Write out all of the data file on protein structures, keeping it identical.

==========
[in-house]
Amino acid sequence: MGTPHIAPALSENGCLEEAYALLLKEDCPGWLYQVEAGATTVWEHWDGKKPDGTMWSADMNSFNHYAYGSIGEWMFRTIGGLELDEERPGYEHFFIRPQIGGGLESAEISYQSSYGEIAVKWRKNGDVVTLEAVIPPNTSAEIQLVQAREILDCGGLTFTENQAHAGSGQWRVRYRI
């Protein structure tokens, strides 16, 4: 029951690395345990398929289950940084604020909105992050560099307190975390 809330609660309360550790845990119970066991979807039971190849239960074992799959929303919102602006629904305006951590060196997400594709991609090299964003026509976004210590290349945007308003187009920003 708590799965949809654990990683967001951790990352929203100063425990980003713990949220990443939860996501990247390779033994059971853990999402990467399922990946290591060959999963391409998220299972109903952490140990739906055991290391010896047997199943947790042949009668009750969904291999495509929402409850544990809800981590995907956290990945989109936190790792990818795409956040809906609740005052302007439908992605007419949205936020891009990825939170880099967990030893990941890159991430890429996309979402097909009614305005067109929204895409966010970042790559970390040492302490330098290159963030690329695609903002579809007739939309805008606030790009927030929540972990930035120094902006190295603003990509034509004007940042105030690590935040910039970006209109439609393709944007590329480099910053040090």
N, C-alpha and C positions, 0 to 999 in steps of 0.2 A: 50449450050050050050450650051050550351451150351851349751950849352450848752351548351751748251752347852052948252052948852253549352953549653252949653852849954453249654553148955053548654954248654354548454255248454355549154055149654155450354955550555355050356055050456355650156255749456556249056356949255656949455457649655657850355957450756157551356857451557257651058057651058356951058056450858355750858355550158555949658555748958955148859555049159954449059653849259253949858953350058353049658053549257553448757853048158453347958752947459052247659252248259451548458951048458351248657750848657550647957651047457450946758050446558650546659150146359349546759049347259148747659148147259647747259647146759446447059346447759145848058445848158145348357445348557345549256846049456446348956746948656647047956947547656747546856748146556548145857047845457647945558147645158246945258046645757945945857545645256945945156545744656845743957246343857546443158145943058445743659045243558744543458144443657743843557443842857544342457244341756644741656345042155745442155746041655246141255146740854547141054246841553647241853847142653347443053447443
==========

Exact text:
[in-house]
Amino acid sequence: MGTPHIAPALSENGCLEEAYALLLKEDCPGWLYQVEAGATTVWEHWDGKKPDGTMWSADMNSFNHYAYGSIGEWMFRTIGGLELDEERPGYEHFFIRPQIGGGLESAEISYQSSYGEIAVKWRKNGDVVTLEAVIPPNTSAEIQLVQAREILDCGGLTFTENQAHAGSGQWRVRYRI
């Protein structure tokens, strides 16, 4: 029951690395345990398929289950940084604020909105992050560099307190975390 809330609660309360550790845990119970066991979807039971190849239960074992799959929303919102602006629904305006951590060196997400594709991609090299964003026509976004210590290349945007308003187009920003 708590799965949809654990990683967001951790990352929203100063425990980003713990949220990443939860996501990247390779033994059971853990999402990467399922990946290591060959999963391409998220299972109903952490140990739906055991290391010896047997199943947790042949009668009750969904291999495509929402409850544990809800981590995907956290990945989109936190790792990818795409956040809906609740005052302007439908992605007419949205936020891009990825939170880099967990030893990941890159991430890429996309979402097909009614305005067109929204895409966010970042790559970390040492302490330098290159963030690329695609903002579809007739939309805008606030790009927030929540972990930035120094902006190295603003990509034509004007940042105030690590935040910039970006209109439609393709944007590329480099910053040090």
N, C-alpha and C positions, 0 to 999 in steps of 0.2 A: 50449450050050050050450650051050550351451150351851349751950849352450848752351548351751748251752347852052948252052948852253549352953549653252949653852849954453249654553148955053548654954248654354548454255248454355549154055149654155450354955550555355050356055050456355650156255749456556249056356949255656949455457649655657850355957450756157551356857451557257651058057651058356951058056450858355750858355550158555949658555748958955148859555049159954449059653849259253949858953350058353049658053549257553448757853048158453347958752947459052247659252248259451548458951048458351248657750848657550647957651047457450946758050446558650546659150146359349546759049347259148747659148147259647747259647146759446447059346447759145848058445848158145348357445348557345549256846049456446348956746948656647047956947547656747546856748146556548145857047845457647945558147645158246945258046645757945945857545645256945945156545744656845743957246343857546443158145943058445743659045243558744543458144443657743843557443842857544342457244341756644741656345042155745442155746041655246141255146740854547141054246841553647241853847142653347443053447443